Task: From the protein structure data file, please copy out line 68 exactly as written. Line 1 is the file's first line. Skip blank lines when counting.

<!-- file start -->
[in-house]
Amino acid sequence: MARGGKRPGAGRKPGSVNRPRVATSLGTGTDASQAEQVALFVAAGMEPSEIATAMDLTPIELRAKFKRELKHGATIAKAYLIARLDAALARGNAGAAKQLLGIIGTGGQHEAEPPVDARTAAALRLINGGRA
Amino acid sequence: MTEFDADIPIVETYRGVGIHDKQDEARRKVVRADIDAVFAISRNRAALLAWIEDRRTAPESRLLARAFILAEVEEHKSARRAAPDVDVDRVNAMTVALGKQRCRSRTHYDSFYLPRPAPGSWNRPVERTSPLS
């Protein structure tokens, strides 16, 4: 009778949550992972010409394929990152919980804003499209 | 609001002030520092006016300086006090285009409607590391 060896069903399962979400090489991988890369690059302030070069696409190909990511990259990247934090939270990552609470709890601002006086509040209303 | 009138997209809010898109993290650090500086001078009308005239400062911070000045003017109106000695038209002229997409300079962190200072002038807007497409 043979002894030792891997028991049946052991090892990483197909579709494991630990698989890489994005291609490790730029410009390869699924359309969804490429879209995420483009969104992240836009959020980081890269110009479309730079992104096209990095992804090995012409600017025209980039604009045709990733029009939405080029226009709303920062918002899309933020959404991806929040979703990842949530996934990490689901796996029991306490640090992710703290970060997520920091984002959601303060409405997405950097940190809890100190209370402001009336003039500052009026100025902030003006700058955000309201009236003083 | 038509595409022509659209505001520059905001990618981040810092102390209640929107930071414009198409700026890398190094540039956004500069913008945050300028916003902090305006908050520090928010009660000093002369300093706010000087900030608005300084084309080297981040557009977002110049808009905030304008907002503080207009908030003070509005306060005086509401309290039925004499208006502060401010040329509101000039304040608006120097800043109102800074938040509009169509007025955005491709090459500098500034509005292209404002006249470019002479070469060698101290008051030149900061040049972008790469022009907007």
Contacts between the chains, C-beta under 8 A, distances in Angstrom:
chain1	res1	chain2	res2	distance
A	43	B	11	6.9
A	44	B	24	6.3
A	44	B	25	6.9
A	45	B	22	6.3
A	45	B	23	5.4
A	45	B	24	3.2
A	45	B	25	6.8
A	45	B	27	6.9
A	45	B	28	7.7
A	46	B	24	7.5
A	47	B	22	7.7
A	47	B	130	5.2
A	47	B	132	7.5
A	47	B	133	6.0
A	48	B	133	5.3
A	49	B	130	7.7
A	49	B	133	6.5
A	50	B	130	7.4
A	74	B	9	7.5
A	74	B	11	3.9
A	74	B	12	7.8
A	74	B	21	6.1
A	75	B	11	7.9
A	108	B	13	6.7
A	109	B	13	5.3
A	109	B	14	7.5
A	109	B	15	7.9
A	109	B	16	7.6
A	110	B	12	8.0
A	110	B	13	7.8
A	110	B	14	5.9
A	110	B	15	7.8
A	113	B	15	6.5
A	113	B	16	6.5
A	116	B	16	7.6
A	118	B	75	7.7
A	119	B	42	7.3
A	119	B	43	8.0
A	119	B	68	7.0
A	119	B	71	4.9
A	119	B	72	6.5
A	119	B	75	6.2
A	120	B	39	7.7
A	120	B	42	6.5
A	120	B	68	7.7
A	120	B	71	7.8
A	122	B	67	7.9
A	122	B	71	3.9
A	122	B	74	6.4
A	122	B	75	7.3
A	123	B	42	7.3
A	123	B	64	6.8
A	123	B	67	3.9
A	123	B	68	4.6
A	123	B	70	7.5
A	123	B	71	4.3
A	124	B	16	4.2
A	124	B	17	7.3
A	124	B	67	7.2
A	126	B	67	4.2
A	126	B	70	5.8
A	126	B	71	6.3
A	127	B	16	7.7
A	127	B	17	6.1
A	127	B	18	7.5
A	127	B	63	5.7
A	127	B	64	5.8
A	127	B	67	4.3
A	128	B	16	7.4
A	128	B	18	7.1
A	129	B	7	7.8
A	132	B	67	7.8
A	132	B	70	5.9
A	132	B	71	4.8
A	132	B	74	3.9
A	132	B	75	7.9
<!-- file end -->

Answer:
A	126	B	71	6.3